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Review of Aboriginal and Torres Strait Islander research ethics guidelines submission

ID: 
12
This submission reflects the views of
Organisation Name: 
Murdoch University
Personal Details
General comments
Comments: 

These are our general comments.

The broader guidelines offer both specific guidance and the freedom needed to adjust for differences in research and people.

The Guidelines focus on responsibility and ethical behaviour. ‘Fair distribution of benefits of participating in research’ (Ethical conditions) is both a condition of research and is part of the broader idea of ‘responsibility’. As many researchers experience it is often not possible to ensure this. I cannot suggest a mechanism to achieve this given it is imperative not to be paternalistic or prescriptive.

The eight steps of the research journey (15-27): establishing relationships.

Researchers are often familiar with establishing relationships with elders and senior people in groups as per historical and traditional customs. It is equally as important, though often more difficult because we do not have the guidelines and because younger Indigenous people are exerting power more in line with non Indigenous youth and young adults. This group of Indigenous people may not have the same desires or agree with elders and senior people. Researchers need to be prepared for this.

When research deals with sensitive issues that may represent some Indigenous people and their actions negatively researchers may need, if they are to be honest in their findings, to report findings that will cause ill feeling. This cannot be a reason for under reporting of sensitive material. In some circumstances, Indigenous informants may want researchers to take responsibility for the findings in ways that provide a distance between informants and research findings. Ethical research requires researchers to meet this challenge. To do this requires researchers to have a strong board or support group.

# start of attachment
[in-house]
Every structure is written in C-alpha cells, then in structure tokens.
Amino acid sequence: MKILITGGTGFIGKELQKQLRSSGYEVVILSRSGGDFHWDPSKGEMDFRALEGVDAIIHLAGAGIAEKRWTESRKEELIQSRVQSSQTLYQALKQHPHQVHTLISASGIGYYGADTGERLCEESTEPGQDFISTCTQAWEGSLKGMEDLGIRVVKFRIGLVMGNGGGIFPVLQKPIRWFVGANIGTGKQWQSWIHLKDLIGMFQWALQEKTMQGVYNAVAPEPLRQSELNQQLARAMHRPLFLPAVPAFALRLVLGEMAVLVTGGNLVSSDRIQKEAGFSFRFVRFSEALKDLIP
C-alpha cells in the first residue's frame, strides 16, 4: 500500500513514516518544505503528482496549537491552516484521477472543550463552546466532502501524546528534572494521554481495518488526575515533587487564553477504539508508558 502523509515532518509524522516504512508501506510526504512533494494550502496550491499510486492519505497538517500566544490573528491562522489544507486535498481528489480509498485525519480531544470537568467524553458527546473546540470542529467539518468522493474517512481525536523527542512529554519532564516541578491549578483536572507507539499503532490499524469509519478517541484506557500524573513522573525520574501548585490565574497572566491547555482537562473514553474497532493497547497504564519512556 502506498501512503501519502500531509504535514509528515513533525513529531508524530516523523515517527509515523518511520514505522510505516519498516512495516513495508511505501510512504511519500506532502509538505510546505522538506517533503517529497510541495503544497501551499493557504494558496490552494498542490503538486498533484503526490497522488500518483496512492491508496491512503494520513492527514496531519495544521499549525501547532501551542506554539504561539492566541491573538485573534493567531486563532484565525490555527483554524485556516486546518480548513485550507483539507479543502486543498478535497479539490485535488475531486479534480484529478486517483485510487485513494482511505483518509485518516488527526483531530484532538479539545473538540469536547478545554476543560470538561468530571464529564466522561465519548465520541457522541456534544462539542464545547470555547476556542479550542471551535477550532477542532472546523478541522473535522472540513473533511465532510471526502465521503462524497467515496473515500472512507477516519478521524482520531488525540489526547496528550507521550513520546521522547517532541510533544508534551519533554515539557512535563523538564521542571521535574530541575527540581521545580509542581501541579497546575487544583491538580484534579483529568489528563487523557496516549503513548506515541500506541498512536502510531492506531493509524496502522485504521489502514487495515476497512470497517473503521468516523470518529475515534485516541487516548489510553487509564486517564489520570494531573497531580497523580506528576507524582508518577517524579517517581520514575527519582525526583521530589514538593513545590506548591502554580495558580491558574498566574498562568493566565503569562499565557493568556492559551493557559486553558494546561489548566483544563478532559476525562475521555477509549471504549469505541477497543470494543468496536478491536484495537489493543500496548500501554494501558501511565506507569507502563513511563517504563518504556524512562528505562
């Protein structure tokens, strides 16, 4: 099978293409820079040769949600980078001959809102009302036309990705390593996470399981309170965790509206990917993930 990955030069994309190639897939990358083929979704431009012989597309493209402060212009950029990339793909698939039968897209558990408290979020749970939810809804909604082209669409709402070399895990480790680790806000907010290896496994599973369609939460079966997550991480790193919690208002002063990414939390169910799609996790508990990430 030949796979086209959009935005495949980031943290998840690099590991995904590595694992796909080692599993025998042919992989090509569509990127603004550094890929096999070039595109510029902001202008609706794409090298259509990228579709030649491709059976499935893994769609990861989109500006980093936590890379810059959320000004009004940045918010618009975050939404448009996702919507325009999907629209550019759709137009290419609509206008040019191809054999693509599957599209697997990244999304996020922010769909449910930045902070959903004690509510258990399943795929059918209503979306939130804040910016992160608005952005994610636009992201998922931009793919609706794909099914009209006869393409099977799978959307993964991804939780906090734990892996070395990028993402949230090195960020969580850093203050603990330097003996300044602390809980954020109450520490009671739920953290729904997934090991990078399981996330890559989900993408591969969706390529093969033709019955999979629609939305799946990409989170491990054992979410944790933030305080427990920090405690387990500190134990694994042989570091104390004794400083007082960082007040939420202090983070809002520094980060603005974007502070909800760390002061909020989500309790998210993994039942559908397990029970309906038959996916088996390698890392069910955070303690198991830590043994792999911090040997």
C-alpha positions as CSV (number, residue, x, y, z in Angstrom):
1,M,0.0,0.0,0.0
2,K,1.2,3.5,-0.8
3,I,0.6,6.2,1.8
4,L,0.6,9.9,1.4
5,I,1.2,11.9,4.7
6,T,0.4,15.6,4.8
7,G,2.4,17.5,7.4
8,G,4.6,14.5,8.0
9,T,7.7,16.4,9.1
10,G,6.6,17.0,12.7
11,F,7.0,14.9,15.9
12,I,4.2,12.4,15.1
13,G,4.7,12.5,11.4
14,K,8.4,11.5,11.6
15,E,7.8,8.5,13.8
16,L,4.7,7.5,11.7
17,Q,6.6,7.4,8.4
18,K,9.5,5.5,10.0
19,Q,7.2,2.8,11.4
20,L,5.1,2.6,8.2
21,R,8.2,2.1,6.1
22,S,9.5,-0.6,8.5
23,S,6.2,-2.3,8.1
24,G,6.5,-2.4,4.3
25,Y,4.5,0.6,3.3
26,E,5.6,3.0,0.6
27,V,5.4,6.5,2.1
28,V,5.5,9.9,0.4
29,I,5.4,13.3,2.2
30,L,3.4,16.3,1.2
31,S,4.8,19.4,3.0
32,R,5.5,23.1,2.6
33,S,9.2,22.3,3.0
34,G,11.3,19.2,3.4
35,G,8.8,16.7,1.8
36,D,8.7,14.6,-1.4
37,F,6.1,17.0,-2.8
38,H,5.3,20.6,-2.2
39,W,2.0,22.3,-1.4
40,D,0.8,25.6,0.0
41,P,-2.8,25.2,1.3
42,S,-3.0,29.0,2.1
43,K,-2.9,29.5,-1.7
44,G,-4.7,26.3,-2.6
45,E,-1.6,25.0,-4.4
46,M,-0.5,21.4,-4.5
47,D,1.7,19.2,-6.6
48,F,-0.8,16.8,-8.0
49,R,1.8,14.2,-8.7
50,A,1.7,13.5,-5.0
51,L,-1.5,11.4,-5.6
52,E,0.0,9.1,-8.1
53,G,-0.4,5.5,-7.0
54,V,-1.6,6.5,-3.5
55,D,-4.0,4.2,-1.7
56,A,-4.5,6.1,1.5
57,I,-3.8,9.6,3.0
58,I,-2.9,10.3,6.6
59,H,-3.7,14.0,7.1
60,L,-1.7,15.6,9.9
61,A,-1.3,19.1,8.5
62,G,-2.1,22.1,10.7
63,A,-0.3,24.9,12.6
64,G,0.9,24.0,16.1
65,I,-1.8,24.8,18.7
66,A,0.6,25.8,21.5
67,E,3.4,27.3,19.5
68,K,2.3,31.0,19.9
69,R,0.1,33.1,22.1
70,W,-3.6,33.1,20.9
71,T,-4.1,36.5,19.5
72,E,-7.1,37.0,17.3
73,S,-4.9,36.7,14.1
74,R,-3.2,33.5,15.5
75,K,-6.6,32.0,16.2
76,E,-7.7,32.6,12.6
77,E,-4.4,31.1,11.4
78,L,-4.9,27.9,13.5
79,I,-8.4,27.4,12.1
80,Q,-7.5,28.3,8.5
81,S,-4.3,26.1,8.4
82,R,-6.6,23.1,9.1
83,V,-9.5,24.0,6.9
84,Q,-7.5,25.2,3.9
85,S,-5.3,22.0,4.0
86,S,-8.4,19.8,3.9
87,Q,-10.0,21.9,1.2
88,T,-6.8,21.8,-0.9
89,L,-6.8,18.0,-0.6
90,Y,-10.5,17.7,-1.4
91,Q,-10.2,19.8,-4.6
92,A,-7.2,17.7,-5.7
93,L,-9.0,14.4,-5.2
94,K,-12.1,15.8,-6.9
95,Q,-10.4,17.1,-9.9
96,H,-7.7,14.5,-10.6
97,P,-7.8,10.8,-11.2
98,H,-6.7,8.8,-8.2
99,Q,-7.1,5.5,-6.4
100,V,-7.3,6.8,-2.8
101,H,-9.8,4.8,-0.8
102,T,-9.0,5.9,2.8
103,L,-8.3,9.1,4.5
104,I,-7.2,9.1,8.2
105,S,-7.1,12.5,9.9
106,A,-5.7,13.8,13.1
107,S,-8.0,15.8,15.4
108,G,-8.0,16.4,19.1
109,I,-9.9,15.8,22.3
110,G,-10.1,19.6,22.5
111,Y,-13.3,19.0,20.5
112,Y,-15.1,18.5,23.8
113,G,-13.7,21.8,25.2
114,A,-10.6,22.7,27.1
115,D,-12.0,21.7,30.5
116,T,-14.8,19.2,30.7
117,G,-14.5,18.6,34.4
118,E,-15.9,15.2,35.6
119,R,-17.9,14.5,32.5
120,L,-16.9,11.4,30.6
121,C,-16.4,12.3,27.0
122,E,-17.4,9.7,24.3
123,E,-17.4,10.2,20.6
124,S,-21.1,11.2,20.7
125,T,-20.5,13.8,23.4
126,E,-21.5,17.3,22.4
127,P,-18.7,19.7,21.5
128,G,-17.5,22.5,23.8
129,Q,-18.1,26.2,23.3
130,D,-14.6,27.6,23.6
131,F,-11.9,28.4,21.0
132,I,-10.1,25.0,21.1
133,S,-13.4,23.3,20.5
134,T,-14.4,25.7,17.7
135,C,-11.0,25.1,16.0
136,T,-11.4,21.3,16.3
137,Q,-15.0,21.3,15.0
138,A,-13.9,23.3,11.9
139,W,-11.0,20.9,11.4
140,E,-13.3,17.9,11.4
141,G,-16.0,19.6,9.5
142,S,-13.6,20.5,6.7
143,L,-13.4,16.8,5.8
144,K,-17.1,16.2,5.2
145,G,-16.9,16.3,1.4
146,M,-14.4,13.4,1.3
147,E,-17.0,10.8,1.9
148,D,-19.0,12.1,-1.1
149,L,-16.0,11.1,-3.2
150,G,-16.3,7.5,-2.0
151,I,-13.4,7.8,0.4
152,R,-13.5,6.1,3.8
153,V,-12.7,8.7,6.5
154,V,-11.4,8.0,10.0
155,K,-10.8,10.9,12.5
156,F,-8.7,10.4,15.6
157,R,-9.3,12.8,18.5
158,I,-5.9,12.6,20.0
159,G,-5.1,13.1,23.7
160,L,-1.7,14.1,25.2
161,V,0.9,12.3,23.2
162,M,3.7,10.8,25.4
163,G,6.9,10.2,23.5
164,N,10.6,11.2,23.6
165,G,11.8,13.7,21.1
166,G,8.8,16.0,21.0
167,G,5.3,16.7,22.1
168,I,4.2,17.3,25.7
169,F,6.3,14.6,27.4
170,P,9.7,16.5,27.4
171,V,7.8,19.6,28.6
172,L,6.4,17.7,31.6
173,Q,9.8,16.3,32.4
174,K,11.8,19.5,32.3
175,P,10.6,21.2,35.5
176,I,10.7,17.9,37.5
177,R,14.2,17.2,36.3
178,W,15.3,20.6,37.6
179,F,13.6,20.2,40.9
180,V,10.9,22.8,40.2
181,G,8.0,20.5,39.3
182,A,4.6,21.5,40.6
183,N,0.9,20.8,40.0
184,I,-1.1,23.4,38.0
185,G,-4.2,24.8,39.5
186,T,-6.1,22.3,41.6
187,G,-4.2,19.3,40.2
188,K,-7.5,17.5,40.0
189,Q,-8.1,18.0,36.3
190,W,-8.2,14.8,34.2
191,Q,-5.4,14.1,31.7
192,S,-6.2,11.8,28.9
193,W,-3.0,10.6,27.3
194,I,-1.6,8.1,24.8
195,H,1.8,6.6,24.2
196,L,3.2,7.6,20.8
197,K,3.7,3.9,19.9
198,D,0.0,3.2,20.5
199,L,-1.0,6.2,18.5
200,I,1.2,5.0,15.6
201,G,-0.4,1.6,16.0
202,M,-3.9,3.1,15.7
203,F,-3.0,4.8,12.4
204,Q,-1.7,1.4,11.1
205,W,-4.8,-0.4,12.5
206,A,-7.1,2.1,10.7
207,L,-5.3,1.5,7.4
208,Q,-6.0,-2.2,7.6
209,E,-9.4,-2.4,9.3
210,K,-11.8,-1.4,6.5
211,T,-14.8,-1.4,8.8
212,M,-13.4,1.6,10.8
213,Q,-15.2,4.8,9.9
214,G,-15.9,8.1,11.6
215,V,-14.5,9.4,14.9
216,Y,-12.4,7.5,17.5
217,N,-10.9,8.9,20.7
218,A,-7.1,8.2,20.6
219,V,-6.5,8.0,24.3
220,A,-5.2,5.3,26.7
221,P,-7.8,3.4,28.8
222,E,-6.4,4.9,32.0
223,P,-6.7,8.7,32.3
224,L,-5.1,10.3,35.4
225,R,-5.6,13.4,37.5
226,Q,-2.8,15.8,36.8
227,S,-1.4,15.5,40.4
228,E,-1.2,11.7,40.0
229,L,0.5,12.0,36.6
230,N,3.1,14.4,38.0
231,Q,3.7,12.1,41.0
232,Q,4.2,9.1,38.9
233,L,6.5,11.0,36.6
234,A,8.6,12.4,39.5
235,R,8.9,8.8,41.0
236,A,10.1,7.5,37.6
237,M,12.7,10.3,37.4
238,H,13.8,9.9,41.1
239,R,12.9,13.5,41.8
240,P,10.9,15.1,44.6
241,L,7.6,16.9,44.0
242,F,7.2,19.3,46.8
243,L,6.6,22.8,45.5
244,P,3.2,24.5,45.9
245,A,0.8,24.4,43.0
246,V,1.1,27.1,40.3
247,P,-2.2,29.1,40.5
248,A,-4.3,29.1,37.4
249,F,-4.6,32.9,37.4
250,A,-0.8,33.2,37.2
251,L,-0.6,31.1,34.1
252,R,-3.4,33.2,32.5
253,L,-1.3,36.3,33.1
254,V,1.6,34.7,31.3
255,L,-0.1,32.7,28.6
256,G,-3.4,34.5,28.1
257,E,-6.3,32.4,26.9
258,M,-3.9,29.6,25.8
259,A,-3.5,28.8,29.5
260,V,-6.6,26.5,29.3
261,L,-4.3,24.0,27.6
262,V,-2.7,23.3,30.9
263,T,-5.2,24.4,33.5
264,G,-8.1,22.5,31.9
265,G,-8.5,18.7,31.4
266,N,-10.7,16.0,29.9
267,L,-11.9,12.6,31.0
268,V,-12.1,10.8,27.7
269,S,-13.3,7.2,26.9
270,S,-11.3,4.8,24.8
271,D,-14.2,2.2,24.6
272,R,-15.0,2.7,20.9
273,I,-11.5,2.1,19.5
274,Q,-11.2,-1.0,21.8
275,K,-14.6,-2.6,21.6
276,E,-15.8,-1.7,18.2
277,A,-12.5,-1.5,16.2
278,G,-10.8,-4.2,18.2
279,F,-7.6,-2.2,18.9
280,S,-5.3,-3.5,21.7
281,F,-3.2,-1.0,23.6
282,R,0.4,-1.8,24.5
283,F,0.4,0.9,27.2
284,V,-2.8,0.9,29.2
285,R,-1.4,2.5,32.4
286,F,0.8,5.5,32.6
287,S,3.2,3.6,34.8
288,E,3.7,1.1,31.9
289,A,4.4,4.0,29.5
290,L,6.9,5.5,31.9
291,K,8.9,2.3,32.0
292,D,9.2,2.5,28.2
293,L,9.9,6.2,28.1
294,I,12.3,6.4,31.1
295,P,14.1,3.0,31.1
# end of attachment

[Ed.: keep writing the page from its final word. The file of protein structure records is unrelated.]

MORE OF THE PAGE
The NHMRC is encouraged to consider:

  1. Funding future capacity building grants. There is still a glaring paucity of Aboriginal health research that is being undertaken by research prepared Aboriginal people.
  2. The length of time for funded projects. Any research with Aboriginal people requires careful relationship building and this often means up to 12 months of time at the start of the project is required. However, if funding is only for 3 years, then this process might be shortened – to everyone’s detriment.
  3. Translation is imperative and again, suffers from the same issue as relational building. More time is needed and this should be built in!
  4. Lastly, we have sufficient “discovery” “descriptive” projects. Aboriginal people need action oriented projects that have translational outcomes!

Page reviewed: 2 August, 2018